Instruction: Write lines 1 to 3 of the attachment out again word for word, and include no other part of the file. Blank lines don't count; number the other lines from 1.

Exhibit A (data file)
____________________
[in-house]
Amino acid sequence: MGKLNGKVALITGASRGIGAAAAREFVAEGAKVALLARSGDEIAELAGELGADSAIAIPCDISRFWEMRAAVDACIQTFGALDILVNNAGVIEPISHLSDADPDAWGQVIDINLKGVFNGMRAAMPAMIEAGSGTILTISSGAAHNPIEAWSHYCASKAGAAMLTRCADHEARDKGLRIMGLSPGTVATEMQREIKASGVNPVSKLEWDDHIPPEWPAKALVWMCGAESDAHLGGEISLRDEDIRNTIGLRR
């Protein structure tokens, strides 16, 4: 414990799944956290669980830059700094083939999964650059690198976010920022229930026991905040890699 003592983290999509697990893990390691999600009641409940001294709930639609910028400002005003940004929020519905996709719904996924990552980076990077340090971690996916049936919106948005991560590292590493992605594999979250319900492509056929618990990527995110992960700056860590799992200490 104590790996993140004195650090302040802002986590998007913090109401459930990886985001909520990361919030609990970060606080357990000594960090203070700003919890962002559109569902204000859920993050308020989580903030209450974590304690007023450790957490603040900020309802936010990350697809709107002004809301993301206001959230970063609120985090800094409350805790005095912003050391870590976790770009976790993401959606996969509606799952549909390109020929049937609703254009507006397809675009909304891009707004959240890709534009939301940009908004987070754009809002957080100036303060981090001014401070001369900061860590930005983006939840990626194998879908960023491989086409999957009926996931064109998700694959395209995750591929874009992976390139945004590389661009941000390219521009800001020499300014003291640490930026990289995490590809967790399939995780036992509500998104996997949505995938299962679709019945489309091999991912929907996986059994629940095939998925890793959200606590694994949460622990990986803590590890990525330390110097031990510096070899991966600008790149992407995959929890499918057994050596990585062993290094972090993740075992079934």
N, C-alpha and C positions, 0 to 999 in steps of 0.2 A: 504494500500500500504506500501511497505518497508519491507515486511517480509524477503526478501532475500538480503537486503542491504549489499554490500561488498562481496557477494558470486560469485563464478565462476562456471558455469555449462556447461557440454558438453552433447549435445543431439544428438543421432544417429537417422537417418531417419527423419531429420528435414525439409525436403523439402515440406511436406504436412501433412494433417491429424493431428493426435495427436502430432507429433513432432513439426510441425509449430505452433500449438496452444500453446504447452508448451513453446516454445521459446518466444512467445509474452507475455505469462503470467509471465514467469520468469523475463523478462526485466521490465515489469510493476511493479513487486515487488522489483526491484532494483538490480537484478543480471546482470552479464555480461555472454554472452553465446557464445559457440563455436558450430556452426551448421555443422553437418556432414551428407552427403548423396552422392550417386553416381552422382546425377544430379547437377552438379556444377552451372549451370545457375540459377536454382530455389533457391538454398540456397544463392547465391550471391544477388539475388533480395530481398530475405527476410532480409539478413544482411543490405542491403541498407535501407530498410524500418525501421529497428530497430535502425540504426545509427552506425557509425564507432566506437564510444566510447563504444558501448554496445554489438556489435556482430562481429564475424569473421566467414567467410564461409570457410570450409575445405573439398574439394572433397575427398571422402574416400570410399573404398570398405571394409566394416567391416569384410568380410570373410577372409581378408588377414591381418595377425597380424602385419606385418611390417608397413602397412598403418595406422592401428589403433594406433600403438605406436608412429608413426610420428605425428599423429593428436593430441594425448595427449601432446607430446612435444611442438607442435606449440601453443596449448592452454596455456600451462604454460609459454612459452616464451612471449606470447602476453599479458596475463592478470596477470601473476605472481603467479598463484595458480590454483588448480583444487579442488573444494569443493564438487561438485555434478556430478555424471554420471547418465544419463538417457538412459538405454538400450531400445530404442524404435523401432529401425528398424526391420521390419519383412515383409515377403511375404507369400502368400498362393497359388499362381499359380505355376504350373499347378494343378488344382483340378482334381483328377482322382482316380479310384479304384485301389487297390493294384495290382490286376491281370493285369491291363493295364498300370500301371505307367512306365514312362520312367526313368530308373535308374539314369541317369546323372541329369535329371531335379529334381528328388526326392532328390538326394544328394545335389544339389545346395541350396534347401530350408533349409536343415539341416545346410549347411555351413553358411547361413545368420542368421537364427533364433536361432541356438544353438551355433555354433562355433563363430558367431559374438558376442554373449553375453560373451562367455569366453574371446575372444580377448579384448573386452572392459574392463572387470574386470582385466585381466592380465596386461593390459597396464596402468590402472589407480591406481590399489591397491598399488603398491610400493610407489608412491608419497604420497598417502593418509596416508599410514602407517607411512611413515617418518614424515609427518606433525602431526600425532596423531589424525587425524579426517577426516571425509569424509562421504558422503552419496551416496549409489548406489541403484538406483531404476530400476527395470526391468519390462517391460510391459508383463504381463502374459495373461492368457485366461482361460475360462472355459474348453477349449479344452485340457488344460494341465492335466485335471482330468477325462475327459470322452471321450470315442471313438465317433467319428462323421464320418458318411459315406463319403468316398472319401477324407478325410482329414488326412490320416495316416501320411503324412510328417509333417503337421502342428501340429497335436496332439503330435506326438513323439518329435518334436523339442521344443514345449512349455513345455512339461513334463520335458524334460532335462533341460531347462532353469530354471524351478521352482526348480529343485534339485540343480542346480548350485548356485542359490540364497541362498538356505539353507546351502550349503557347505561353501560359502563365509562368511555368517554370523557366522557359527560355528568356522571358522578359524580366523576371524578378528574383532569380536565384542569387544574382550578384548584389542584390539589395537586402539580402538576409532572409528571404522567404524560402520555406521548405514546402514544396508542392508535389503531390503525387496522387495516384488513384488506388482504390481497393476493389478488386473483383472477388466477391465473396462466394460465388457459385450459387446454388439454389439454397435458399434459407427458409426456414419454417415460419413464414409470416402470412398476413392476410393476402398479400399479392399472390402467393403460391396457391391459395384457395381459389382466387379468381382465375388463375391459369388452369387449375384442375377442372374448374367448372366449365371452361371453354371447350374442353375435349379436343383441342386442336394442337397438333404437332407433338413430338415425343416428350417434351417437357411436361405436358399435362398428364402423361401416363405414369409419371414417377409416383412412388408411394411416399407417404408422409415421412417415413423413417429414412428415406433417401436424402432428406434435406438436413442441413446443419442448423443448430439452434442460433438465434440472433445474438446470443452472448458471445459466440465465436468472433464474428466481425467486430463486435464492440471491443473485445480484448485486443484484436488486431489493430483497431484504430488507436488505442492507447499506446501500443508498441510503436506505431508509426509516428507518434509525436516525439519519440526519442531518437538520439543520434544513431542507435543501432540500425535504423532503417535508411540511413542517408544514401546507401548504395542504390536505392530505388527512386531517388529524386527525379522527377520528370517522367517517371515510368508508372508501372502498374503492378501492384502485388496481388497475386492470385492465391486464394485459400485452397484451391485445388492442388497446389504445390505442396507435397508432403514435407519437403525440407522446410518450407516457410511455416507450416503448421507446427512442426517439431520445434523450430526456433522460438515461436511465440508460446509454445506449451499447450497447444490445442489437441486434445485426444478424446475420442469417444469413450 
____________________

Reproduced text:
[in-house]
Amino acid sequence: MGKLNGKVALITGASRGIGAAAAREFVAEGAKVALLARSGDEIAELAGELGADSAIAIPCDISRFWEMRAAVDACIQTFGALDILVNNAGVIEPISHLSDADPDAWGQVIDINLKGVFNGMRAAMPAMIEAGSGTILTISSGAAHNPIEAWSHYCASKAGAAMLTRCADHEARDKGLRIMGLSPGTVATEMQREIKASGVNPVSKLEWDDHIPPEWPAKALVWMCGAESDAHLGGEISLRDEDIRNTIGLRR
């Protein structure tokens, strides 16, 4: 414990799944956290669980830059700094083939999964650059690198976010920022229930026991905040890699 003592983290999509697990893990390691999600009641409940001294709930639609910028400002005003940004929020519905996709719904996924990552980076990077340090971690996916049936919106948005991560590292590493992605594999979250319900492509056929618990990527995110992960700056860590799992200490 104590790996993140004195650090302040802002986590998007913090109401459930990886985001909520990361919030609990970060606080357990000594960090203070700003919890962002559109569902204000859920993050308020989580903030209450974590304690007023450790957490603040900020309802936010990350697809709107002004809301993301206001959230970063609120985090800094409350805790005095912003050391870590976790770009976790993401959606996969509606799952549909390109020929049937609703254009507006397809675009909304891009707004959240890709534009939301940009908004987070754009809002957080100036303060981090001014401070001369900061860590930005983006939840990626194998879908960023491989086409999957009926996931064109998700694959395209995750591929874009992976390139945004590389661009941000390219521009800001020499300014003291640490930026990289995490590809967790399939995780036992509500998104996997949505995938299962679709019945489309091999991912929907996986059994629940095939998925890793959200606590694994949460622990990986803590590890990525330390110097031990510096070899991966600008790149992407995959929890499918057994050596990585062993290094972090993740075992079934």